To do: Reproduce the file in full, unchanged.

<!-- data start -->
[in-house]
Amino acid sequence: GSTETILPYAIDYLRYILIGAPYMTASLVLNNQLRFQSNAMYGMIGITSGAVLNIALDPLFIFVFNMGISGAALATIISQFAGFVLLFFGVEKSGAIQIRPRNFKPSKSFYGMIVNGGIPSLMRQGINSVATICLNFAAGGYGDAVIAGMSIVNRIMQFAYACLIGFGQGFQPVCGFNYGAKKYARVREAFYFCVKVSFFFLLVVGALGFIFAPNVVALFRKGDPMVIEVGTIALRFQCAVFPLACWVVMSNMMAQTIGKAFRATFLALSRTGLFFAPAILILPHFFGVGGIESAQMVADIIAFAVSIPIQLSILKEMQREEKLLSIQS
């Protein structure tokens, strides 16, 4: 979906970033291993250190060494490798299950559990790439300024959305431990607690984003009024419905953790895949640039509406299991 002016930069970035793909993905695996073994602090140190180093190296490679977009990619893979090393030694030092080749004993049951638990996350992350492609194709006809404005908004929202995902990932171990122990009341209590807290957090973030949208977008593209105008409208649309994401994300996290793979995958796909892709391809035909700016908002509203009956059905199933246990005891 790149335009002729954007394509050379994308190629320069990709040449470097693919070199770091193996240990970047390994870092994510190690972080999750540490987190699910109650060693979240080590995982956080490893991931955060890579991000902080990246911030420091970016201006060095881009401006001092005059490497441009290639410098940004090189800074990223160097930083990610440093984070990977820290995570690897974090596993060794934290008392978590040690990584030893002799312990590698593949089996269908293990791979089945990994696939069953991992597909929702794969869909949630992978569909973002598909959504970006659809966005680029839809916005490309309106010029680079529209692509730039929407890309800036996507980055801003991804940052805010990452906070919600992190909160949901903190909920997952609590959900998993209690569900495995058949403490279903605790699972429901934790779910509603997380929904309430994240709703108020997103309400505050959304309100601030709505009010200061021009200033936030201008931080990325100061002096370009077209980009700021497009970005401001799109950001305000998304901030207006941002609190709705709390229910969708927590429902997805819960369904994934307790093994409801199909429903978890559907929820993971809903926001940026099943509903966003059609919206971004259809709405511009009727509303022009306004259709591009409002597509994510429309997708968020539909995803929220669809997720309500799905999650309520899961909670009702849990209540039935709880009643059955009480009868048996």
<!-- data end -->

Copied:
[in-house]
Amino acid sequence: GSTETILPYAIDYLRYILIGAPYMTASLVLNNQLRFQSNAMYGMIGITSGAVLNIALDPLFIFVFNMGISGAALATIISQFAGFVLLFFGVEKSGAIQIRPRNFKPSKSFYGMIVNGGIPSLMRQGINSVATICLNFAAGGYGDAVIAGMSIVNRIMQFAYACLIGFGQGFQPVCGFNYGAKKYARVREAFYFCVKVSFFFLLVVGALGFIFAPNVVALFRKGDPMVIEVGTIALRFQCAVFPLACWVVMSNMMAQTIGKAFRATFLALSRTGLFFAPAILILPHFFGVGGIESAQMVADIIAFAVSIPIQLSILKEMQREEKLLSIQS
């Protein structure tokens, strides 16, 4: 979906970033291993250190060494490798299950559990790439300024959305431990607690984003009024419905953790895949640039509406299991 002016930069970035793909993905695996073994602090140190180093190296490679977009990619893979090393030694030092080749004993049951638990996350992350492609194709006809404005908004929202995902990932171990122990009341209590807290957090973030949208977008593209105008409208649309994401994300996290793979995958796909892709391809035909700016908002509203009956059905199933246990005891 790149335009002729954007394509050379994308190629320069990709040449470097693919070199770091193996240990970047390994870092994510190690972080999750540490987190699910109650060693979240080590995982956080490893991931955060890579991000902080990246911030420091970016201006060095881009401006001092005059490497441009290639410098940004090189800074990223160097930083990610440093984070990977820290995570690897974090596993060794934290008392978590040690990584030893002799312990590698593949089996269908293990791979089945990994696939069953991992597909929702794969869909949630992978569909973002598909959504970006659809966005680029839809916005490309309106010029680079529209692509730039929407890309800036996507980055801003991804940052805010990452906070919600992190909160949901903190909920997952609590959900998993209690569900495995058949403490279903605790699972429901934790779910509603997380929904309430994240709703108020997103309400505050959304309100601030709505009010200061021009200033936030201008931080990325100061002096370009077209980009700021497009970005401001799109950001305000998304901030207006941002609190709705709390229910969708927590429902997805819960369904994934307790093994409801199909429903978890559907929820993971809903926001940026099943509903966003059609919206971004259809709405511009009727509303022009306004259709591009409002597509994510429309997708968020539909995803929220669809997720309500799905999650309520899961909670009702849990209540039935709880009643059955009480009868048996």